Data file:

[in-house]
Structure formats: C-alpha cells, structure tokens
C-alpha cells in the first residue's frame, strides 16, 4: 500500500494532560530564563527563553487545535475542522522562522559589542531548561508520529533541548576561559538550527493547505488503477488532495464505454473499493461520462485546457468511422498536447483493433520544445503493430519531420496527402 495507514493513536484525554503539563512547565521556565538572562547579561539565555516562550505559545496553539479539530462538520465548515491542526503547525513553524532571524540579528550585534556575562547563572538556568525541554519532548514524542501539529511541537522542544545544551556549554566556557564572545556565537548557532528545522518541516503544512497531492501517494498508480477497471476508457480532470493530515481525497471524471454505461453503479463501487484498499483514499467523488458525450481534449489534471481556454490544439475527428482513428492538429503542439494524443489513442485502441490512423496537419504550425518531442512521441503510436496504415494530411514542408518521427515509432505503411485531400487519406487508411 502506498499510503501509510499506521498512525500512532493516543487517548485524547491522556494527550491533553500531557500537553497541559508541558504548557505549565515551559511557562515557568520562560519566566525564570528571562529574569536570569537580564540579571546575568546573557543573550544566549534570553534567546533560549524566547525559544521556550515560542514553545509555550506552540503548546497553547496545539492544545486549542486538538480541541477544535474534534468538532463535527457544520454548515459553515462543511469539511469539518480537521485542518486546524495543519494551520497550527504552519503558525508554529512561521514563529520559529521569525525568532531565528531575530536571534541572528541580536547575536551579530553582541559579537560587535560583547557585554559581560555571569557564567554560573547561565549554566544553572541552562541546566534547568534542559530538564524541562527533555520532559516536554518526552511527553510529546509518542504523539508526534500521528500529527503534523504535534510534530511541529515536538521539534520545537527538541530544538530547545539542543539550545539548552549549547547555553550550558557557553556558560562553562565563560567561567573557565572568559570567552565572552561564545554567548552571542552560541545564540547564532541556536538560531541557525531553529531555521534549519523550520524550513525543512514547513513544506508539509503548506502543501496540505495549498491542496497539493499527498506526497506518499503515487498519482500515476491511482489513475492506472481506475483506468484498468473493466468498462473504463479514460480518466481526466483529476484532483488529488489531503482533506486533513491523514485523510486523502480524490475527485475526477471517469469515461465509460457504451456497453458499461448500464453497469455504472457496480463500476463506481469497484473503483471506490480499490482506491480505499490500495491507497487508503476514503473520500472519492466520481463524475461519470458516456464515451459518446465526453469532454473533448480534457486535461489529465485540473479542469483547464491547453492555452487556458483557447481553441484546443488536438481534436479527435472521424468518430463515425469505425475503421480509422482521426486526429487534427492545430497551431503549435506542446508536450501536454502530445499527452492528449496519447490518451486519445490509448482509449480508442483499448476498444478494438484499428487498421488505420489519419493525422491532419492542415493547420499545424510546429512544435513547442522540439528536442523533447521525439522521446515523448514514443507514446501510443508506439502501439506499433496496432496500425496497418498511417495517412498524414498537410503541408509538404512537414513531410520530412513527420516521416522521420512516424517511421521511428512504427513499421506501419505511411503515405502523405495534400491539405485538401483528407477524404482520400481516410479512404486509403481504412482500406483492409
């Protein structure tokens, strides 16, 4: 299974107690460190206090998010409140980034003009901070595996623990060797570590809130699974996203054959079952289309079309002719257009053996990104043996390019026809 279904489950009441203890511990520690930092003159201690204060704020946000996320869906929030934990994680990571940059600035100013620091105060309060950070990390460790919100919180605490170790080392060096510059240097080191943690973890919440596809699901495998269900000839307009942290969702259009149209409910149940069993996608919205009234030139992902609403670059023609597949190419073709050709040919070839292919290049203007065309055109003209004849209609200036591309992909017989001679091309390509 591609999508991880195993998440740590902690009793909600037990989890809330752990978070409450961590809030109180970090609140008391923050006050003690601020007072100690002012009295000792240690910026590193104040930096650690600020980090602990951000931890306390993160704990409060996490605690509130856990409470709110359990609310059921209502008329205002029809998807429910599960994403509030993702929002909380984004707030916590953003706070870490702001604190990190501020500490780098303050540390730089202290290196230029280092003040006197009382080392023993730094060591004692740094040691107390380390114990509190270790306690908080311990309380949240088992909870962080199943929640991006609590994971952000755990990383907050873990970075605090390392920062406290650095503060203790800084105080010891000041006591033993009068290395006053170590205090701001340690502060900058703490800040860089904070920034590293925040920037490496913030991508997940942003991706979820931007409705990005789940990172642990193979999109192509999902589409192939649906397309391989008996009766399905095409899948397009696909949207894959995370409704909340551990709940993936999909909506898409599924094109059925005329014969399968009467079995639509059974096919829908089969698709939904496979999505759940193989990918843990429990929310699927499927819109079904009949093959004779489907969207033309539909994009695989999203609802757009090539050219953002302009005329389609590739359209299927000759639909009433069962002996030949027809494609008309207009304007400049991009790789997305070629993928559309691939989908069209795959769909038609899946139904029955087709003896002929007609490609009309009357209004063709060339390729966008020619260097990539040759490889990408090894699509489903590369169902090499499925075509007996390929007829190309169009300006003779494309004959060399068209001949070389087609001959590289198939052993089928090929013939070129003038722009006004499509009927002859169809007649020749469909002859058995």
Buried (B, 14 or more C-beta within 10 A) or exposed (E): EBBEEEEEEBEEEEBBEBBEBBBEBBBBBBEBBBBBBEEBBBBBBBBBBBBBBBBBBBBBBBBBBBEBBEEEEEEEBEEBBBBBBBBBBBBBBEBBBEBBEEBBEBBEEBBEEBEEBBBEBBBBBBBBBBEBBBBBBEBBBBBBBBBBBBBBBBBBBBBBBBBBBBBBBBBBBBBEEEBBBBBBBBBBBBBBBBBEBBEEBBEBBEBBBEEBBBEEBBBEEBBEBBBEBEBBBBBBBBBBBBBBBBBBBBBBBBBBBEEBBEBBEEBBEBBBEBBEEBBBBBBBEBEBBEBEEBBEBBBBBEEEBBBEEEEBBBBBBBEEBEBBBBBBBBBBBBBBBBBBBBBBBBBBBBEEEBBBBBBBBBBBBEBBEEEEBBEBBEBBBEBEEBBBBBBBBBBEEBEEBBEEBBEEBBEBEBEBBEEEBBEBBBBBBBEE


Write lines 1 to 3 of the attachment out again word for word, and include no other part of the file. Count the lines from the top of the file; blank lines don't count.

[in-house]
Structure formats: C-alpha cells, structure tokens
C-alpha cells in the first residue's frame, strides 16, 4: 500500500494532560530564563527563553487545535475542522522562522559589542531548561508520529533541548576561559538550527493547505488503477488532495464505454473499493461520462485546457468511422498536447483493433520544445503493430519531420496527402 495507514493513536484525554503539563512547565521556565538572562547579561539565555516562550505559545496553539479539530462538520465548515491542526503547525513553524532571524540579528550585534556575562547563572538556568525541554519532548514524542501539529511541537522542544545544551556549554566556557564572545556565537548557532528545522518541516503544512497531492501517494498508480477497471476508457480532470493530515481525497471524471454505461453503479463501487484498499483514499467523488458525450481534449489534471481556454490544439475527428482513428492538429503542439494524443489513442485502441490512423496537419504550425518531442512521441503510436496504415494530411514542408518521427515509432505503411485531400487519406487508411 502506498499510503501509510499506521498512525500512532493516543487517548485524547491522556494527550491533553500531557500537553497541559508541558504548557505549565515551559511557562515557568520562560519566566525564570528571562529574569536570569537580564540579571546575568546573557543573550544566549534570553534567546533560549524566547525559544521556550515560542514553545509555550506552540503548546497553547496545539492544545486549542486538538480541541477544535474534534468538532463535527457544520454548515459553515462543511469539511469539518480537521485542518486546524495543519494551520497550527504552519503558525508554529512561521514563529520559529521569525525568532531565528531575530536571534541572528541580536547575536551579530553582541559579537560587535560583547557585554559581560555571569557564567554560573547561565549554566544553572541552562541546566534547568534542559530538564524541562527533555520532559516536554518526552511527553510529546509518542504523539508526534500521528500529527503534523504535534510534530511541529515536538521539534520545537527538541530544538530547545539542543539550545539548552549549547547555553550550558557557553556558560562553562565563560567561567573557565572568559570567552565572552561564545554567548552571542552560541545564540547564532541556536538560531541557525531553529531555521534549519523550520524550513525543512514547513513544506508539509503548506502543501496540505495549498491542496497539493499527498506526497506518499503515487498519482500515476491511482489513475492506472481506475483506468484498468473493466468498462473504463479514460480518466481526466483529476484532483488529488489531503482533506486533513491523514485523510486523502480524490475527485475526477471517469469515461465509460457504451456497453458499461448500464453497469455504472457496480463500476463506481469497484473503483471506490480499490482506491480505499490500495491507497487508503476514503473520500472519492466520481463524475461519470458516456464515451459518446465526453469532454473533448480534457486535461489529465485540473479542469483547464491547453492555452487556458483557447481553441484546443488536438481534436479527435472521424468518430463515425469505425475503421480509422482521426486526429487534427492545430497551431503549435506542446508536450501536454502530445499527452492528449496519447490518451486519445490509448482509449480508442483499448476498444478494438484499428487498421488505420489519419493525422491532419492542415493547420499545424510546429512544435513547442522540439528536442523533447521525439522521446515523448514514443507514446501510443508506439502501439506499433496496432496500425496497418498511417495517412498524414498537410503541408509538404512537414513531410520530412513527420516521416522521420512516424517511421521511428512504427513499421506501419505511411503515405502523405495534400491539405485538401483528407477524404482520400481516410479512404486509403481504412482500406483492409